GrammarNazi

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14 thoughts on “Thursday’s Children 7.4.13: Inspired by Spam

  1. Lol. Maybe we could form a grammar gestapo or silent ninja army, snooping around peoples’ blogs and leaving editorial corrections in “comments”? Your spammers might be way more entertaining than mine, it’s hard to say since most of mine are spamming me in Chinese at the moment and I can’t read Mandarin.

  2. I’m with Rhiann, actually, the majority of my spam at the moment has just been loads of Japanese characters, that I sometimes let Google translate to see if it even makes sense. But before that, it was lot of spam about Coach purses 🙂

  3. This is so true Veronica. I see so many typos and bad grammar in so much of what I read, novels included. It really annoys me after a while that people don’t check or have their work checked for them before publishing it. Great post. 🙂

    • Exactly! It’s not even the fact that I can’t stand the typos. It’s the fact that I can’t stop asking myself “how lazy/careless is this person?” long enough to enjoy the story.

      Writer problem or reader problem? I’m not really sure which.

  4. Yes, yes, and YES. I’m self-published, and one of the things I’ve noticed is how much out-and-out bad self-published work is out there. A lot of people still associate “self-published” with “low quality”, and until authors start taking your advice, that will never change.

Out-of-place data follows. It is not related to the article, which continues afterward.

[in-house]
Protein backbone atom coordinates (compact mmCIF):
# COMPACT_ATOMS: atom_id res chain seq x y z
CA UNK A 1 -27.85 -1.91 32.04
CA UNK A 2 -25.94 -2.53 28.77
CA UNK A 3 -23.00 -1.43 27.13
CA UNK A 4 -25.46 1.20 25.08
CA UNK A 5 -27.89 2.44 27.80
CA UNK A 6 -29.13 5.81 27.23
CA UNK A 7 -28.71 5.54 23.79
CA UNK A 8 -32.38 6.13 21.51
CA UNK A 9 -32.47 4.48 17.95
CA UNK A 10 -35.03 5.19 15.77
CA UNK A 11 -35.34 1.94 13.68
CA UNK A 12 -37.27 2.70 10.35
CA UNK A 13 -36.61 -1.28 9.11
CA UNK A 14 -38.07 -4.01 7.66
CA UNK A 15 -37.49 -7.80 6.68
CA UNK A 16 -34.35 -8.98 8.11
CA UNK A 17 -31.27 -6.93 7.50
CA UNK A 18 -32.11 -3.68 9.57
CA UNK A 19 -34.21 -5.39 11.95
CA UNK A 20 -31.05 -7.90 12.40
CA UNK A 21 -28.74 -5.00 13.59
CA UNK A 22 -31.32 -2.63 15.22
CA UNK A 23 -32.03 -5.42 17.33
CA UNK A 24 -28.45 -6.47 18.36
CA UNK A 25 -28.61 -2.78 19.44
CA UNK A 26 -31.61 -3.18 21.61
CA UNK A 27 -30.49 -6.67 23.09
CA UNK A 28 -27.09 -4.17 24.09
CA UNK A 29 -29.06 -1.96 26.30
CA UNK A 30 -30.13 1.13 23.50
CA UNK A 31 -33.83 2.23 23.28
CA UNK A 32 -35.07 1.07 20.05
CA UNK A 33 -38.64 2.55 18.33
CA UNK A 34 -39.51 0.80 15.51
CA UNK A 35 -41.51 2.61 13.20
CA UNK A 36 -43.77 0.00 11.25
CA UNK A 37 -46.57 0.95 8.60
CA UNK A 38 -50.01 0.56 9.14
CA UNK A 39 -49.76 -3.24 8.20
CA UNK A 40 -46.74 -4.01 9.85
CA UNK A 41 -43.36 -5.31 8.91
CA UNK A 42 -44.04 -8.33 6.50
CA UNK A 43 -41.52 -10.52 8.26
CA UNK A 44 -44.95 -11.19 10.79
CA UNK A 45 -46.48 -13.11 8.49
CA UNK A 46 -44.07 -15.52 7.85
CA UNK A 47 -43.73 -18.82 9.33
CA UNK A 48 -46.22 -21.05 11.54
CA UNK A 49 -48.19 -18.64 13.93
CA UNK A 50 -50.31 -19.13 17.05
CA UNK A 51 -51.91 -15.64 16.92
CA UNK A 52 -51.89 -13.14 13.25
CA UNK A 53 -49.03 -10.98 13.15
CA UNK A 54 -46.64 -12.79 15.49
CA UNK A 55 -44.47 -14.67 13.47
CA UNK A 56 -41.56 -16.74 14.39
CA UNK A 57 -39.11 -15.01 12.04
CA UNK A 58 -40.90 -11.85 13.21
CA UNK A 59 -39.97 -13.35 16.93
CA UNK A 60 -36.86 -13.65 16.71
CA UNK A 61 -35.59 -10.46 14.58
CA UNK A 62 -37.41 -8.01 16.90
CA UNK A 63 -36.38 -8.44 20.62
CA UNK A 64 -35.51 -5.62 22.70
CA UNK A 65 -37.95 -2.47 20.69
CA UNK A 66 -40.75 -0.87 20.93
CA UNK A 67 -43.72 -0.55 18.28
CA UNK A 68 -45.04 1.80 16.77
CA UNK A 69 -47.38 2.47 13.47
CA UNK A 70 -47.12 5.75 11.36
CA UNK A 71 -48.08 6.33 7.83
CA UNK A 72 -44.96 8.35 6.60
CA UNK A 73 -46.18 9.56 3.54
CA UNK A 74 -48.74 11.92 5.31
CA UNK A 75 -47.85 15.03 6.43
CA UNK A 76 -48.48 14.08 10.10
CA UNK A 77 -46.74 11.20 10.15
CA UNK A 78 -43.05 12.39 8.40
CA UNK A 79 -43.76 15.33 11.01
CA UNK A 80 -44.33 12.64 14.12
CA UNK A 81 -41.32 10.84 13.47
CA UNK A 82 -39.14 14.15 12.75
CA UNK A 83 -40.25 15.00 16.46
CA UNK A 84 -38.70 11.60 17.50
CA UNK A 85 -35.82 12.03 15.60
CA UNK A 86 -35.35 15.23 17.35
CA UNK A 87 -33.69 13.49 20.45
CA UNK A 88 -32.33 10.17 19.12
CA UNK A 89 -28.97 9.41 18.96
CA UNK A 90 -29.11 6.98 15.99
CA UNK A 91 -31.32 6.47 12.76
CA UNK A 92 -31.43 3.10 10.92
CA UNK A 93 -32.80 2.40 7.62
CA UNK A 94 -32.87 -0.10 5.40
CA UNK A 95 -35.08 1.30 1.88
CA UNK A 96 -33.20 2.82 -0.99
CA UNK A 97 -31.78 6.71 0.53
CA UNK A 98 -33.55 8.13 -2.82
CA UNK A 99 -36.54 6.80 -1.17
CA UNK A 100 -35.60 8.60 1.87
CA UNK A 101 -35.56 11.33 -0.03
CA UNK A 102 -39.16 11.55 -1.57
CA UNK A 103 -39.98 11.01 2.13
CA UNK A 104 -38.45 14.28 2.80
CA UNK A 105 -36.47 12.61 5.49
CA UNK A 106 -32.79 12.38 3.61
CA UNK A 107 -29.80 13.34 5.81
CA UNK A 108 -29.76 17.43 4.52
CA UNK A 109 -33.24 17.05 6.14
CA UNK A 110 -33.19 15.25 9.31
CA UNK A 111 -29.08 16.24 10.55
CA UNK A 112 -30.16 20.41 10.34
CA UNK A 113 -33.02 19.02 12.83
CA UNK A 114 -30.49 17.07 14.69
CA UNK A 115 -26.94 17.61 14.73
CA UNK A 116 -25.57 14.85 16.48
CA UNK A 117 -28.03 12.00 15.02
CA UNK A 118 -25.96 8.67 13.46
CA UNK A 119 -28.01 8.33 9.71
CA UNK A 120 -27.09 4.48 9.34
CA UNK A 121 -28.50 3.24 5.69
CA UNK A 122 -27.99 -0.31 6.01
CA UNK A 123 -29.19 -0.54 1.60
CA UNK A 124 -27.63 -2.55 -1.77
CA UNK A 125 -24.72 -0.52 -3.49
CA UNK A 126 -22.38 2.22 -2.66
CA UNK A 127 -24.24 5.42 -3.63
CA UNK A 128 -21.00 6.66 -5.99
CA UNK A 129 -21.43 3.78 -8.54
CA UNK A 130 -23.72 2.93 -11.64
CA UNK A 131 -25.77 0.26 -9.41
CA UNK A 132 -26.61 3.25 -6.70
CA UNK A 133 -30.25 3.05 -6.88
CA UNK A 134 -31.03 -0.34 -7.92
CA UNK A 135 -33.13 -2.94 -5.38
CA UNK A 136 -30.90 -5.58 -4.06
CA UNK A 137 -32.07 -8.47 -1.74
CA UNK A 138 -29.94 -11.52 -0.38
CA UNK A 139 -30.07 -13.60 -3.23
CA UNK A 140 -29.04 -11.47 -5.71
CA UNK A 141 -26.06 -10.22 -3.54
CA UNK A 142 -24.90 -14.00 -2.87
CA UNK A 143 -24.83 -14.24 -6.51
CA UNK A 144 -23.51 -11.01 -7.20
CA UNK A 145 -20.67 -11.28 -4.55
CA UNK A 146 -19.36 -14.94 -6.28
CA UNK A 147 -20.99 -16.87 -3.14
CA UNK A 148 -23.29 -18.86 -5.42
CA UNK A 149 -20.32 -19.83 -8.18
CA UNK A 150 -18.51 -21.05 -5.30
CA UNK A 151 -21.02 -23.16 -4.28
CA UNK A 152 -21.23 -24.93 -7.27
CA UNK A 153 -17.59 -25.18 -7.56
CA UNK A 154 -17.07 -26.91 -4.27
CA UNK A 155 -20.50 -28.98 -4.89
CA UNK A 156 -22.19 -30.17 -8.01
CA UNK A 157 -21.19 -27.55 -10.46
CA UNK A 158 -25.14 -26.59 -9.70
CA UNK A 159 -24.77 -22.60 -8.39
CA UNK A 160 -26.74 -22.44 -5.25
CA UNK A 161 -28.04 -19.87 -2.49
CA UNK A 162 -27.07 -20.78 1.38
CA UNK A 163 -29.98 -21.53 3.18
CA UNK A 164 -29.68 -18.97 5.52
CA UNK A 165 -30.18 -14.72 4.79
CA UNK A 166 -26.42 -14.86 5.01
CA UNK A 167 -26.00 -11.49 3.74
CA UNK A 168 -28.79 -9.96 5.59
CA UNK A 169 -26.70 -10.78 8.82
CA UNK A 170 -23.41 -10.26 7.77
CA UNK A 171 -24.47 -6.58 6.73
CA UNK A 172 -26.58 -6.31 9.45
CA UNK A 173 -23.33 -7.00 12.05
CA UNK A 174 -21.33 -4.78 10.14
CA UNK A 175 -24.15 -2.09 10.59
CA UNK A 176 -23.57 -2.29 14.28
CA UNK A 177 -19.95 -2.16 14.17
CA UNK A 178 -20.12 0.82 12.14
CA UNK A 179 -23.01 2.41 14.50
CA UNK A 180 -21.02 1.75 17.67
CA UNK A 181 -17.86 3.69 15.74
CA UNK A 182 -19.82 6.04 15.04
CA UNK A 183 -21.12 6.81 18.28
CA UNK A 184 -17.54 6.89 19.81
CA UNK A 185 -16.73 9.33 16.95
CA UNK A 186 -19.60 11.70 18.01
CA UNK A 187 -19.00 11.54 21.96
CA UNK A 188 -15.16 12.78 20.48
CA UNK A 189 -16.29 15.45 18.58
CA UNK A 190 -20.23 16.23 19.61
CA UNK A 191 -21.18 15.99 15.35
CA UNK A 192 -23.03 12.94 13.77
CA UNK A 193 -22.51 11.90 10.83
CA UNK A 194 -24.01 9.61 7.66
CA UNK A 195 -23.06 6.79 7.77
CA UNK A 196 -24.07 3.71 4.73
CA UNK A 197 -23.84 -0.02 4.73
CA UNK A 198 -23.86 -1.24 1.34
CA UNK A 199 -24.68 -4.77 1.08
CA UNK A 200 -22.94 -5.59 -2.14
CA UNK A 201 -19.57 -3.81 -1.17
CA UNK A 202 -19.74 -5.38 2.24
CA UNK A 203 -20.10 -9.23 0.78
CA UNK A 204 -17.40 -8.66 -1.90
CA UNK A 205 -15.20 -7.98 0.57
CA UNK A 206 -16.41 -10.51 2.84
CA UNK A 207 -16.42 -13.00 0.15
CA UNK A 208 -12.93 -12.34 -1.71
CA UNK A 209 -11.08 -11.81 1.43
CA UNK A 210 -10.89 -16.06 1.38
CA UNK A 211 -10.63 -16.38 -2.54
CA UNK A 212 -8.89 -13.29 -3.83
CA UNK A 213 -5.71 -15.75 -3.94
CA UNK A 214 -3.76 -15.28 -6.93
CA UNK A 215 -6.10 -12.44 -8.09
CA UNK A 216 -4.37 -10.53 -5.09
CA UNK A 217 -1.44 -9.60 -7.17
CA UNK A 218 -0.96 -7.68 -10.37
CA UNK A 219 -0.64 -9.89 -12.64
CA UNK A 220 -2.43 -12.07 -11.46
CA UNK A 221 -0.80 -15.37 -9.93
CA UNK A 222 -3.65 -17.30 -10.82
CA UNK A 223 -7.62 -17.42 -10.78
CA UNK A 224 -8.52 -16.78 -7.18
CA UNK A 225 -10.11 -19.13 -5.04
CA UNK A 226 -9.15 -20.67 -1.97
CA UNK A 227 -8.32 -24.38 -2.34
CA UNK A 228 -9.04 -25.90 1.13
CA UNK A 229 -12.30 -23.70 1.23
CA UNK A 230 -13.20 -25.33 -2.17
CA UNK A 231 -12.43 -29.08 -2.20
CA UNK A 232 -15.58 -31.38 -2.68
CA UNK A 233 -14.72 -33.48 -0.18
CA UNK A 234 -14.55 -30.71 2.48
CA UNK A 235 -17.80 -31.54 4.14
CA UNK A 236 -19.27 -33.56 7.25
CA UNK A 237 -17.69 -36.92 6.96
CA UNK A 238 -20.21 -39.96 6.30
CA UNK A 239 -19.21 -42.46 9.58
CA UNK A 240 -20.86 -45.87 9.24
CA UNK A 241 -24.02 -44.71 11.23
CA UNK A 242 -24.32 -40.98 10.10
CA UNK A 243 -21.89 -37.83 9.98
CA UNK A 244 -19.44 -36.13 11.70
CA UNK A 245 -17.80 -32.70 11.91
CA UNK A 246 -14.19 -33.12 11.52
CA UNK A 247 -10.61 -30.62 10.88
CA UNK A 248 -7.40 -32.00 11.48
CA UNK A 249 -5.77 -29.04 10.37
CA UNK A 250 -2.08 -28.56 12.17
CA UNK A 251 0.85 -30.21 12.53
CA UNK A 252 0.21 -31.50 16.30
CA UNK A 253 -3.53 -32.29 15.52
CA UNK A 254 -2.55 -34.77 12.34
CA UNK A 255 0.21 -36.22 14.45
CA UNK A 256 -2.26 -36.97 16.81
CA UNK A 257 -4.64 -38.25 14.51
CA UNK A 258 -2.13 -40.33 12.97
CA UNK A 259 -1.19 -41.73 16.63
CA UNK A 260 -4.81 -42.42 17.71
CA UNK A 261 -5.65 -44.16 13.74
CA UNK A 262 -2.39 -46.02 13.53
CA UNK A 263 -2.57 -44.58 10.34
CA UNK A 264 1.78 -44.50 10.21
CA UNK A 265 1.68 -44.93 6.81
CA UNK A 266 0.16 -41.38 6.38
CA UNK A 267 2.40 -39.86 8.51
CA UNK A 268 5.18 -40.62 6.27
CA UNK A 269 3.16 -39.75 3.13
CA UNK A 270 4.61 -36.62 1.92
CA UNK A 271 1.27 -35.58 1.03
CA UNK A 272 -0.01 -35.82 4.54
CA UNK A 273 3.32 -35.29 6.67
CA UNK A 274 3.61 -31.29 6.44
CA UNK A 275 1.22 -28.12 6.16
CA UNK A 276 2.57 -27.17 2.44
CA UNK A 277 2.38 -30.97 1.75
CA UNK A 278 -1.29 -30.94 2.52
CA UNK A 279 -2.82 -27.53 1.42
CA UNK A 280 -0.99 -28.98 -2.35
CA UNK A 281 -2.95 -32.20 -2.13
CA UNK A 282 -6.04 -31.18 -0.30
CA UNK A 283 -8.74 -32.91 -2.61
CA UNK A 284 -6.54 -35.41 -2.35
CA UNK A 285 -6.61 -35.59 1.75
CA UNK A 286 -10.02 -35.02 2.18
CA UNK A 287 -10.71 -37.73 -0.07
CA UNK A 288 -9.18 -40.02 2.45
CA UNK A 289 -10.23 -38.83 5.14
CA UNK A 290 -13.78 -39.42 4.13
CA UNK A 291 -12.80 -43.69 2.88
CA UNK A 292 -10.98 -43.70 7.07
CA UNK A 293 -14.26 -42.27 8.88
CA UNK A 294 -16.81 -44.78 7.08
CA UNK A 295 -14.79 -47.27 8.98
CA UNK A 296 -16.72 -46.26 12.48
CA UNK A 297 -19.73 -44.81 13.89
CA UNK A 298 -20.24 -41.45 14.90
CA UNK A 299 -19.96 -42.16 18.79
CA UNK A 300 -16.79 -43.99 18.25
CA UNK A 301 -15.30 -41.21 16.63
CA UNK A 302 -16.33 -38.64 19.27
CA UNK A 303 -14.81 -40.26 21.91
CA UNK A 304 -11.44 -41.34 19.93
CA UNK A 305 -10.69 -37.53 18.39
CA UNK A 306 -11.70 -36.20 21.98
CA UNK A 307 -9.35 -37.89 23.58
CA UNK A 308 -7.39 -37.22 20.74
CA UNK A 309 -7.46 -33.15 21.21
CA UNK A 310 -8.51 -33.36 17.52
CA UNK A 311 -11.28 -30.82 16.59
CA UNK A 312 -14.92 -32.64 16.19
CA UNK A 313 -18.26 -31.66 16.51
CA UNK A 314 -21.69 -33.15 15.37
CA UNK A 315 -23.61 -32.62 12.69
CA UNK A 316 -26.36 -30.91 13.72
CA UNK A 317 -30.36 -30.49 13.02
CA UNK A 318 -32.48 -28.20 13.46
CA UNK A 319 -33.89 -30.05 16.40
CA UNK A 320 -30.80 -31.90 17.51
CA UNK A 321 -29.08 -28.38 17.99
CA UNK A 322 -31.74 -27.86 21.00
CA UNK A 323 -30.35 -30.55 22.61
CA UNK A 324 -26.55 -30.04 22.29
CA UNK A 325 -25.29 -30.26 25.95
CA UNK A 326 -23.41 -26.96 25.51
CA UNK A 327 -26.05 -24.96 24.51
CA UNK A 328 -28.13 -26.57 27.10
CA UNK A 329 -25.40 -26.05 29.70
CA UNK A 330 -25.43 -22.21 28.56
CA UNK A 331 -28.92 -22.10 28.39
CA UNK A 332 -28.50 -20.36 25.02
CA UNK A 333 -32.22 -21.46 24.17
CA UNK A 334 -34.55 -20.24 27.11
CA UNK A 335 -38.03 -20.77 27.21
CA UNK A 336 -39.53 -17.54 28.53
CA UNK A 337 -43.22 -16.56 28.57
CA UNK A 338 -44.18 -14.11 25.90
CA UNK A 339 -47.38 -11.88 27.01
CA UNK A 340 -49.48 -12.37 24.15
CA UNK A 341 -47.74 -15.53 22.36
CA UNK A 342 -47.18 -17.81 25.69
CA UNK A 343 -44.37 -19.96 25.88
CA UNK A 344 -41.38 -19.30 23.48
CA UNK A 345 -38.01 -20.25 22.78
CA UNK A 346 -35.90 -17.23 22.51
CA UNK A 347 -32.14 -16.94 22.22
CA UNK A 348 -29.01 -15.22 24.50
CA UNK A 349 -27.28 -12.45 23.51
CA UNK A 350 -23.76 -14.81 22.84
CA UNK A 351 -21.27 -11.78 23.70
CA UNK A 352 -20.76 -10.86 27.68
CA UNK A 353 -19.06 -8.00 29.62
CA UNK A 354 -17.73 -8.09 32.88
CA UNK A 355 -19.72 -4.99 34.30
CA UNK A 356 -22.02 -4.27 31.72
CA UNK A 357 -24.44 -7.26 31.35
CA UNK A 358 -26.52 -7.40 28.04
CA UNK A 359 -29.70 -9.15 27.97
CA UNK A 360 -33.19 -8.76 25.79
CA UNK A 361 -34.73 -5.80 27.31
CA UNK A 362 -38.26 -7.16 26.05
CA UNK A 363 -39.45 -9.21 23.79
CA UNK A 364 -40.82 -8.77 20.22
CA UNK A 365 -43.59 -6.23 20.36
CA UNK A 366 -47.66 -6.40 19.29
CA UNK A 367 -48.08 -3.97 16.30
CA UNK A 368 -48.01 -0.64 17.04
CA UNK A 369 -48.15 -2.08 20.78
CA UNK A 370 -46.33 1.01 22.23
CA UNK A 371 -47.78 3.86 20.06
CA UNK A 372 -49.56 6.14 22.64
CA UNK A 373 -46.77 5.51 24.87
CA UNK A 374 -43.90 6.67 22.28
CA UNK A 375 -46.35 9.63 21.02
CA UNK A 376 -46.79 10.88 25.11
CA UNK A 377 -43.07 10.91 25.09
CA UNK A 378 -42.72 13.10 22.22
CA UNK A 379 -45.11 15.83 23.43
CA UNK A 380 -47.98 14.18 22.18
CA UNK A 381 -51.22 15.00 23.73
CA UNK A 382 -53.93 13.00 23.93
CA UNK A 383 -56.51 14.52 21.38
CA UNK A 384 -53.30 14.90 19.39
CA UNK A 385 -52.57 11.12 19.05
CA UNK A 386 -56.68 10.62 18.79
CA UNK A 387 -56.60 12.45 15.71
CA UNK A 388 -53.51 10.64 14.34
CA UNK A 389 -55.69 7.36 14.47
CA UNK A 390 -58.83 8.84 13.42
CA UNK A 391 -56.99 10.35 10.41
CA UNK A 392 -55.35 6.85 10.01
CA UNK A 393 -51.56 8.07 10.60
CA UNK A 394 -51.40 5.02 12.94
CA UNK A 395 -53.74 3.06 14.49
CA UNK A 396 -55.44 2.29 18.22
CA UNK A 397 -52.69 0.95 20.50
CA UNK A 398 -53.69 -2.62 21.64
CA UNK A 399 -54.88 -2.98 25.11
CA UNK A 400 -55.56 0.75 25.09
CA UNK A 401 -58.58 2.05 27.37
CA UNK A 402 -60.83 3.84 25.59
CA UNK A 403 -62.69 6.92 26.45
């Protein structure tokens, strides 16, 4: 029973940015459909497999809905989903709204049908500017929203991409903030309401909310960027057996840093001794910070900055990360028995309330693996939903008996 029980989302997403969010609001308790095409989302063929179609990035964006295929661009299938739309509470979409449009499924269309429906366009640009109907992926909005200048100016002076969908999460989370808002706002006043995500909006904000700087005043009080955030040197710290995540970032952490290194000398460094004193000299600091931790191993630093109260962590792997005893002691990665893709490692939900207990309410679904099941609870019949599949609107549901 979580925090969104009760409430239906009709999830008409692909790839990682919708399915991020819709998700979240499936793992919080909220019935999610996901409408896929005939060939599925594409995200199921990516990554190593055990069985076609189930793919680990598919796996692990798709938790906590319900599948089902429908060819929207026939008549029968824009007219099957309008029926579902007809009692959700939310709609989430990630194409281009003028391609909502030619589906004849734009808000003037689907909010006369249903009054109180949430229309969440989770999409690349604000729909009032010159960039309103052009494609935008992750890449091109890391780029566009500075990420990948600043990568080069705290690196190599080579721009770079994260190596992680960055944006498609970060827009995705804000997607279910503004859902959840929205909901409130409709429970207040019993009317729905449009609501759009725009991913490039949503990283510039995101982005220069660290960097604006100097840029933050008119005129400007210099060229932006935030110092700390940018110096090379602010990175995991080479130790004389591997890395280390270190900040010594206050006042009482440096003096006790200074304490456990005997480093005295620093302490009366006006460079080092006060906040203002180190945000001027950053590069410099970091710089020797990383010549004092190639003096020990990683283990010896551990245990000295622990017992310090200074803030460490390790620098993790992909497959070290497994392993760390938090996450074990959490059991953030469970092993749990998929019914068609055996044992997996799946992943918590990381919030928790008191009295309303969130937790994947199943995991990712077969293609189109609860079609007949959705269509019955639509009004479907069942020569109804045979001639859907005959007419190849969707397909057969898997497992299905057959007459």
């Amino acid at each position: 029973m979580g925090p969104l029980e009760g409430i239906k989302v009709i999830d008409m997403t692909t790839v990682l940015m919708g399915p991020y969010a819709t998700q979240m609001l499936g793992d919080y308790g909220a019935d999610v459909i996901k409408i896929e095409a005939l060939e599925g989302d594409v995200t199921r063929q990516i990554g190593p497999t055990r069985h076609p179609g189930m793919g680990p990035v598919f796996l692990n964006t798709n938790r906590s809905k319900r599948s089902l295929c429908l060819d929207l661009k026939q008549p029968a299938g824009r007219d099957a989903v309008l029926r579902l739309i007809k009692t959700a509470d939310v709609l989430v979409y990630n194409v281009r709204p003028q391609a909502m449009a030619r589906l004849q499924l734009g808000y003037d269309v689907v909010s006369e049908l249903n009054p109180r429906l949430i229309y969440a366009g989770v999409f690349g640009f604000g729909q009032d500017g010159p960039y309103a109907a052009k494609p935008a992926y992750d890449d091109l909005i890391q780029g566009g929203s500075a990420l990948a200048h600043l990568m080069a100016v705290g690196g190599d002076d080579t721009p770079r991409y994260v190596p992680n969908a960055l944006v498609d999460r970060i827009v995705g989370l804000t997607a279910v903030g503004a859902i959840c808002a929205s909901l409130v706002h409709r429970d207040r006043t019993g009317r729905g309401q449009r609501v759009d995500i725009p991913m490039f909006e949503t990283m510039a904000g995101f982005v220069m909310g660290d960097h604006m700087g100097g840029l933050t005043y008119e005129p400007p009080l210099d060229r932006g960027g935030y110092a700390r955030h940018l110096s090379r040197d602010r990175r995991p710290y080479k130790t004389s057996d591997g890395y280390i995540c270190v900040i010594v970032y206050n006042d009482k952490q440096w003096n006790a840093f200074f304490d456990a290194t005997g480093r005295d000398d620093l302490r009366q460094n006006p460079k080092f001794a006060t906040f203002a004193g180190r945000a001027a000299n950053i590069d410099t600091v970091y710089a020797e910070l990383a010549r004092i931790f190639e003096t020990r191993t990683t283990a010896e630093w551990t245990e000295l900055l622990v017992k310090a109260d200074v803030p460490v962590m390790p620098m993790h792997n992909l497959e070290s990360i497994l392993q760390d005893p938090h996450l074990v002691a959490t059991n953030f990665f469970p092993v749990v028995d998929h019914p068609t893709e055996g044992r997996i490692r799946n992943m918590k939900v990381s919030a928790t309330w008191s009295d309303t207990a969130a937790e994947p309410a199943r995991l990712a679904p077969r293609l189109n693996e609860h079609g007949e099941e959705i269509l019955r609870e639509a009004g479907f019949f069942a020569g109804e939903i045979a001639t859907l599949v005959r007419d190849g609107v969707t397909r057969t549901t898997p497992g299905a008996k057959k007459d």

That said, in the interest of full disclosure, I recently had to go back and re-publish my book after finding some embarrassingly obvious typos in it. Sadly, a copy-editor is not yet in my budget, but it is HIGH on my list of priorities 🙂

    • Laura thanks so much for weighing in on this topic! It’s good to get the perspective of someone from your corner of the publishing sphere (wait…do spheres even HAVE corners? NM) because so many people out there will probably read this and be like “pshh, tell that to me when you’ve actually PUBLISHED a book, Veronica. Cause that s*** is HARD.” And I’m not arguing that. In fact, for me, that’s one of the many reasons I’ve chosen NOT to self-publish (at least not yet). Because I currently don’t have the level of comfort I’d like to have with the marketing and copywriting side of the business that I feel like I would need to survive in the current post-apocalyptic Indie Publishing landscape.

      Basically, what I’m trying to say here is YOU GO GIRL. And until that point when you’re rolling in dough and can easily afford an entire staff of copy editors (which, judging by your hilarious blog posts, will happen sooner than later) I hope you’re spreading the gospel of having good beta readers and CPs to your fellow indies. They’re seriously worth their weight in GOLD.

      (And hey, if you’re ever looking for another CP, I’d be thrilled to be one. Something tells me you and I have a similar taste for slightly dark and twisty MCs.)

  5. I can always tell when my favorite spammer has hit my blog again. They love to use the word fastidious, usually in a way that doesn’t fit the word. I’ve been very tempted to leave the comment just for that one word.

  6. Pingback: Thursday’s Children 7.25.13: Inspired by the Price of a Human Soul |